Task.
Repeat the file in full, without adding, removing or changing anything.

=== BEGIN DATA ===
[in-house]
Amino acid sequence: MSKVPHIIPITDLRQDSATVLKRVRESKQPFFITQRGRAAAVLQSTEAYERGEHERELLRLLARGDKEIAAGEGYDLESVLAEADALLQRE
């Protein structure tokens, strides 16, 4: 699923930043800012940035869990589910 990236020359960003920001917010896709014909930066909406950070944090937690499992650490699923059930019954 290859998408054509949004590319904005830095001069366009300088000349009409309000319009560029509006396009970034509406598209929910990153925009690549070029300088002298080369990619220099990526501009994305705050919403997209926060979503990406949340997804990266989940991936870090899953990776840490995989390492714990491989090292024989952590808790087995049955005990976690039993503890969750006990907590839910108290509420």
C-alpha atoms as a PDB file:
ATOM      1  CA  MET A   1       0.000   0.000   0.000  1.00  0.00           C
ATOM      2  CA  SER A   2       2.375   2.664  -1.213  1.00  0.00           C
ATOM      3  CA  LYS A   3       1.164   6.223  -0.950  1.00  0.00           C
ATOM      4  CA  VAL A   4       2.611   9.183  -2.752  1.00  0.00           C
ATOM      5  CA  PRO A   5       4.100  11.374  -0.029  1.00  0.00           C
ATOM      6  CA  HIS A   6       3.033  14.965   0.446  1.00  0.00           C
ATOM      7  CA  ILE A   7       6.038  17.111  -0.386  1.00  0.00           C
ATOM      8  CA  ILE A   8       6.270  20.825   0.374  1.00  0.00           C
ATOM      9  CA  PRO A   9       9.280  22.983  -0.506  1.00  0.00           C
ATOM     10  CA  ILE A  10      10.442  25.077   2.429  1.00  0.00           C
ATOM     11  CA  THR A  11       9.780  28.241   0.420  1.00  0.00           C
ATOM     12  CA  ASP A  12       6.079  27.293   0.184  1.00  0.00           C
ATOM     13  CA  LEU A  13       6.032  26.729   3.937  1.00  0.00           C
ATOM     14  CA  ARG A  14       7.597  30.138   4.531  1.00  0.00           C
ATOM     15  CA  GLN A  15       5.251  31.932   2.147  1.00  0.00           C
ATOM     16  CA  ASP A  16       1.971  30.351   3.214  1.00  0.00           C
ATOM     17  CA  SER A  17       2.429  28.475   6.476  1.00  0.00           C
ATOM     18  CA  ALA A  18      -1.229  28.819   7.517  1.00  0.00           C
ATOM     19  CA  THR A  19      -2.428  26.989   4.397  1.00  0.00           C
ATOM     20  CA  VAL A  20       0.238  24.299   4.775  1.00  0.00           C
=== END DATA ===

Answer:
[in-house]
Amino acid sequence: MSKVPHIIPITDLRQDSATVLKRVRESKQPFFITQRGRAAAVLQSTEAYERGEHERELLRLLARGDKEIAAGEGYDLESVLAEADALLQRE
């Protein structure tokens, strides 16, 4: 699923930043800012940035869990589910 990236020359960003920001917010896709014909930066909406950070944090937690499992650490699923059930019954 290859998408054509949004590319904005830095001069366009300088000349009409309000319009560029509006396009970034509406598209929910990153925009690549070029300088002298080369990619220099990526501009994305705050919403997209926060979503990406949340997804990266989940991936870090899953990776840490995989390492714990491989090292024989952590808790087995049955005990976690039993503890969750006990907590839910108290509420």
C-alpha atoms as a PDB file:
ATOM      1  CA  MET A   1       0.000   0.000   0.000  1.00  0.00           C
ATOM      2  CA  SER A   2       2.375   2.664  -1.213  1.00  0.00           C
ATOM      3  CA  LYS A   3       1.164   6.223  -0.950  1.00  0.00           C
ATOM      4  CA  VAL A   4       2.611   9.183  -2.752  1.00  0.00           C
ATOM      5  CA  PRO A   5       4.100  11.374  -0.029  1.00  0.00           C
ATOM      6  CA  HIS A   6       3.033  14.965   0.446  1.00  0.00           C
ATOM      7  CA  ILE A   7       6.038  17.111  -0.386  1.00  0.00           C
ATOM      8  CA  ILE A   8       6.270  20.825   0.374  1.00  0.00           C
ATOM      9  CA  PRO A   9       9.280  22.983  -0.506  1.00  0.00           C
ATOM     10  CA  ILE A  10      10.442  25.077   2.429  1.00  0.00           C
ATOM     11  CA  THR A  11       9.780  28.241   0.420  1.00  0.00           C
ATOM     12  CA  ASP A  12       6.079  27.293   0.184  1.00  0.00           C
ATOM     13  CA  LEU A  13       6.032  26.729   3.937  1.00  0.00           C
ATOM     14  CA  ARG A  14       7.597  30.138   4.531  1.00  0.00           C
ATOM     15  CA  GLN A  15       5.251  31.932   2.147  1.00  0.00           C
ATOM     16  CA  ASP A  16       1.971  30.351   3.214  1.00  0.00           C
ATOM     17  CA  SER A  17       2.429  28.475   6.476  1.00  0.00           C
ATOM     18  CA  ALA A  18      -1.229  28.819   7.517  1.00  0.00           C
ATOM     19  CA  THR A  19      -2.428  26.989   4.397  1.00  0.00           C
ATOM     20  CA  VAL A  20       0.238  24.299   4.775  1.00  0.00           C